In a world where breaking news is all the rage, we’re inundated with information about the unlikeliest of events. For us baseball folk, that’s learning who Dinelson Lamet is, that Zack Cozart could overtake Mike Trout for the lead in fWAR among position players, and that Adam Frazier is kind of relevant. As a community, we’ve succumbed to hot-new-thing syndrome. With baseball, it’s easy to go there and forget about the usual suspects. There’s no more usual suspect in Arizona than Paul Goldschmidt as he continues to get lost in the larger baseball conversation.
Many of us have the pleasure of watching Goldy go about his business day after day. When he launches a homer, it usually elicits the casual #GoldschmidtHappens on twitter and everyone goes back about their business. Truth be told, Goldschmidt has been good again this year, but maybe we’ve all missed that he’s on pace to have perhaps his best season as Diamondback ever. Through one-third of the season, he’s racked up 2.7 fWAR, putting him on pace to eclipse his monumental 2015 season when he was nearly the NL MVP, only to miss out to a budding Bryce Harper. Goldschmidt is on pace to make another run at the award as he’s simply outdone himself thus far in 2017.
So what accounts for the increase in production? It’s not like Goldy is some failed-prospect-turned-late-blooming-star here. He’s been an established force who hasn’t seemed to change his game much since he put himself on the map in his breakout 2013 campaign. But he has changed his game despite what we may perceive. Goldschmidt has plus-plus power, a plus hit tool at the plate and a discerning eye for the strike zone, helping him maximize his tools. With his physical gifts well known, it’s hard to fathom how he could improve, but improve he as.
And when you boil it down, it comes to this: Paul Goldschmidt is being more aggressive.
If you’ve been watching Diamondbacks games this summer, you’ve probably noticed that Goldy is swinging at more first pitches. Gone are the days that pitchers can lay one in there and get ahead with ease. Rather than being ambushed, Paul Goldschmidt is ambushing first pitches of his own. In 2015, Goldschmidt swung at 24% of the first pitches he saw. In 2016, that number dropped to 22%. This season, he’s swung at over 30% of the first pitches he’s seen. And why not? He sees plenty of hittable pitches to start an at-bat.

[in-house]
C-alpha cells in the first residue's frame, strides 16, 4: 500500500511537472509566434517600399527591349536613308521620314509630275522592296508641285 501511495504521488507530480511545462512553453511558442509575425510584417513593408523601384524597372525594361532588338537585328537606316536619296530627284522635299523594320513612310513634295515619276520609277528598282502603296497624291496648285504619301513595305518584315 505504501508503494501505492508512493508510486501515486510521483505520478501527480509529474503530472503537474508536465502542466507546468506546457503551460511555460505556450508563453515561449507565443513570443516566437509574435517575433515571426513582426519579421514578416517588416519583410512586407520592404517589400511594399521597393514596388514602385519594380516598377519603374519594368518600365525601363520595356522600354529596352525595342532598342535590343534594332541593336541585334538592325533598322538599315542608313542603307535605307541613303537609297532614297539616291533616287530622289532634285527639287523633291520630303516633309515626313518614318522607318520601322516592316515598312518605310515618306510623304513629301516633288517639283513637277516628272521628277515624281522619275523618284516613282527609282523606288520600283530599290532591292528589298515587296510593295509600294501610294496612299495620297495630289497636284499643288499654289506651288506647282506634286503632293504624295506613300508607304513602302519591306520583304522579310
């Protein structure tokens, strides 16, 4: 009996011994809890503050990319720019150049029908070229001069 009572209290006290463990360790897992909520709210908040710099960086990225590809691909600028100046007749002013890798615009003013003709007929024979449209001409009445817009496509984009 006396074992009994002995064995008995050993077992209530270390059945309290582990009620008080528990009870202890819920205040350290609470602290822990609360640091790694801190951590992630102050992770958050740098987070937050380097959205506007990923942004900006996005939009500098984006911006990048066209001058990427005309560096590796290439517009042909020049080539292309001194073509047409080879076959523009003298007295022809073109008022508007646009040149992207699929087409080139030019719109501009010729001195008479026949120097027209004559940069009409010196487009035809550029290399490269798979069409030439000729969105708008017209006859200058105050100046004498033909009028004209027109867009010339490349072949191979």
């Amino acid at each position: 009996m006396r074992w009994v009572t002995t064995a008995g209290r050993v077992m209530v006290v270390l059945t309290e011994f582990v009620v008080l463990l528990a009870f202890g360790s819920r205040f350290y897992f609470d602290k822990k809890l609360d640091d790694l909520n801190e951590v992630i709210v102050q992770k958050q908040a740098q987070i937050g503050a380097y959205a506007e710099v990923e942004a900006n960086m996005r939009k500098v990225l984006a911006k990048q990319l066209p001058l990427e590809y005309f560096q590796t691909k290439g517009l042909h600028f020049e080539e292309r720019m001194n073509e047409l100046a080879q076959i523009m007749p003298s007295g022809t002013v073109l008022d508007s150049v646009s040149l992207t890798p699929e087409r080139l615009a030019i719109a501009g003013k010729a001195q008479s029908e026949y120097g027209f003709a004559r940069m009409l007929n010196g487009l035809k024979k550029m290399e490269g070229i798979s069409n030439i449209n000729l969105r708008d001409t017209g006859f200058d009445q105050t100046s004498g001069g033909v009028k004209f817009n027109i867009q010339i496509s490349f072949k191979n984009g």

He doesn’t have a ton to show for those swings (just five hits and a reached on error in 77 swings), but it underlies a trend that Goldy has shown all season long. He’s swinging more this season than he has in recent years overall. With a masterful eye and a keen ability to get on base, Goldy is actively trying to do more damage. Take a look below at the overall increase in his persistence to swing the bat.
The only year in which Goldschmidt swung more overall than he is currently was his strong 2013 campaign. Since then, he’s seen fewer and fewer pitches in the strike zone, so it would only make sense that he would swing less often. But this season, he’s set a career mark for swinging at pitches in the zone (67.9%, 7% above his career average) and for swinging at pitches out of the zone (25.8%, 2% above his career average). The large increase in swings at pitches in the zone denotes the pronounced increase in his aggressiveness with the slight change in out-of-zone swings likely serving as collateral damage.
With launch angle and exit velocities entering the mainstream for hitters and teams, many players are swinging more. Along with that has come the rise of strikeouts across the game, a trend that’s been obvious even to the casual observer. But for all of the extra swings, Paul Goldschmidt is striking out less than ever before while maintaining a walk rate above his career average. For many players, it’s a tradeoff to swing more and swing harder in an effort to hit for more power. Goldy’s been able to avoid this pitfall, however, as he’s even hitting for more power than we’ve ever seen (.263 ISO) from America’s First Baseman. While sluggers across the game are trading power for contact, Goldschmidt is swinging more and sacrificing nothing in the process.
We could chalk some of this up to luck, but we’d be foolish to do so. Goldschmidt’s current BABIP (.338) is the lowest mark he’s posted since his rookie season. If that weren’t enough, he’s also making more hard contact than ever before, and frankly, it’s not even close.
It looks like what we’ve seen from Paul Goldschmidt isn’t luck, it’s for real. He’s swinging more, hitting the ball harder than ever, still walking and making plenty of contact. I can’t stress enough how rare this feat is in today’s game. So many players are sacrificing one thing for another in an effort to be more productive. Meanwhile, Goldy hasn’t sacrificed anything at all. He’s on pace to have the best season of his career in 2017, and while he can’t do this forever, he’s doing it now. As he turns 30 this September, it looks like he’s not about to slow down anytime soon.
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FanGraphs Stats Glossary
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BP Base Running Stats
Previously on The Pool Shot, the guys explained some of their favorite advanced stats. Hitting, including wRC+, HHAV and batted ball; pitching (38:00), including FIP, xFIP and SIERA; and baserunning and defense, including UBR, UZR and DRS (58:00).